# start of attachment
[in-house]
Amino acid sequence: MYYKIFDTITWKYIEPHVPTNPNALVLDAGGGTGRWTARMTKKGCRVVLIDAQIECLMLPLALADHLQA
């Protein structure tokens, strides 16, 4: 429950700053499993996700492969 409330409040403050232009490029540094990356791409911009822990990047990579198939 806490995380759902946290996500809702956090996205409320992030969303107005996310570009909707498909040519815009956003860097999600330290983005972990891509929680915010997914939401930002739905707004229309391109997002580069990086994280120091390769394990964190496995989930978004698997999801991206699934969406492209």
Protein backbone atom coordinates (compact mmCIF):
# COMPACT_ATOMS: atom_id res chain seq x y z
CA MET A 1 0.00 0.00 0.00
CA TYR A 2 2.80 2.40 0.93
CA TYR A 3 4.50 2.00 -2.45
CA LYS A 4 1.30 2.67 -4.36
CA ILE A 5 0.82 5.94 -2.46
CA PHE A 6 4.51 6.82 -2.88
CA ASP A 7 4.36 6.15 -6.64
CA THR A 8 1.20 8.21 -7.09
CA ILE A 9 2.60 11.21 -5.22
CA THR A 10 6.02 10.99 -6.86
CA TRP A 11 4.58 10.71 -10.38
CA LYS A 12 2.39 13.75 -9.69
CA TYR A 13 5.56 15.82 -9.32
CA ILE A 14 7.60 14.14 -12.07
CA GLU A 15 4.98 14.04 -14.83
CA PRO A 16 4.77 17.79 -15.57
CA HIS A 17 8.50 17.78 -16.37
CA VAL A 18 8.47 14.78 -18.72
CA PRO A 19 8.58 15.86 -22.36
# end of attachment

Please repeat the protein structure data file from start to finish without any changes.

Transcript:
[in-house]
Amino acid sequence: MYYKIFDTITWKYIEPHVPTNPNALVLDAGGGTGRWTARMTKKGCRVVLIDAQIECLMLPLALADHLQA
């Protein structure tokens, strides 16, 4: 429950700053499993996700492969 409330409040403050232009490029540094990356791409911009822990990047990579198939 806490995380759902946290996500809702956090996205409320992030969303107005996310570009909707498909040519815009956003860097999600330290983005972990891509929680915010997914939401930002739905707004229309391109997002580069990086994280120091390769394990964190496995989930978004698997999801991206699934969406492209």
Protein backbone atom coordinates (compact mmCIF):
# COMPACT_ATOMS: atom_id res chain seq x y z
CA MET A 1 0.00 0.00 0.00
CA TYR A 2 2.80 2.40 0.93
CA TYR A 3 4.50 2.00 -2.45
CA LYS A 4 1.30 2.67 -4.36
CA ILE A 5 0.82 5.94 -2.46
CA PHE A 6 4.51 6.82 -2.88
CA ASP A 7 4.36 6.15 -6.64
CA THR A 8 1.20 8.21 -7.09
CA ILE A 9 2.60 11.21 -5.22
CA THR A 10 6.02 10.99 -6.86
CA TRP A 11 4.58 10.71 -10.38
CA LYS A 12 2.39 13.75 -9.69
CA TYR A 13 5.56 15.82 -9.32
CA ILE A 14 7.60 14.14 -12.07
CA GLU A 15 4.98 14.04 -14.83
CA PRO A 16 4.77 17.79 -15.57
CA HIS A 17 8.50 17.78 -16.37
CA VAL A 18 8.47 14.78 -18.72
CA PRO A 19 8.58 15.86 -22.36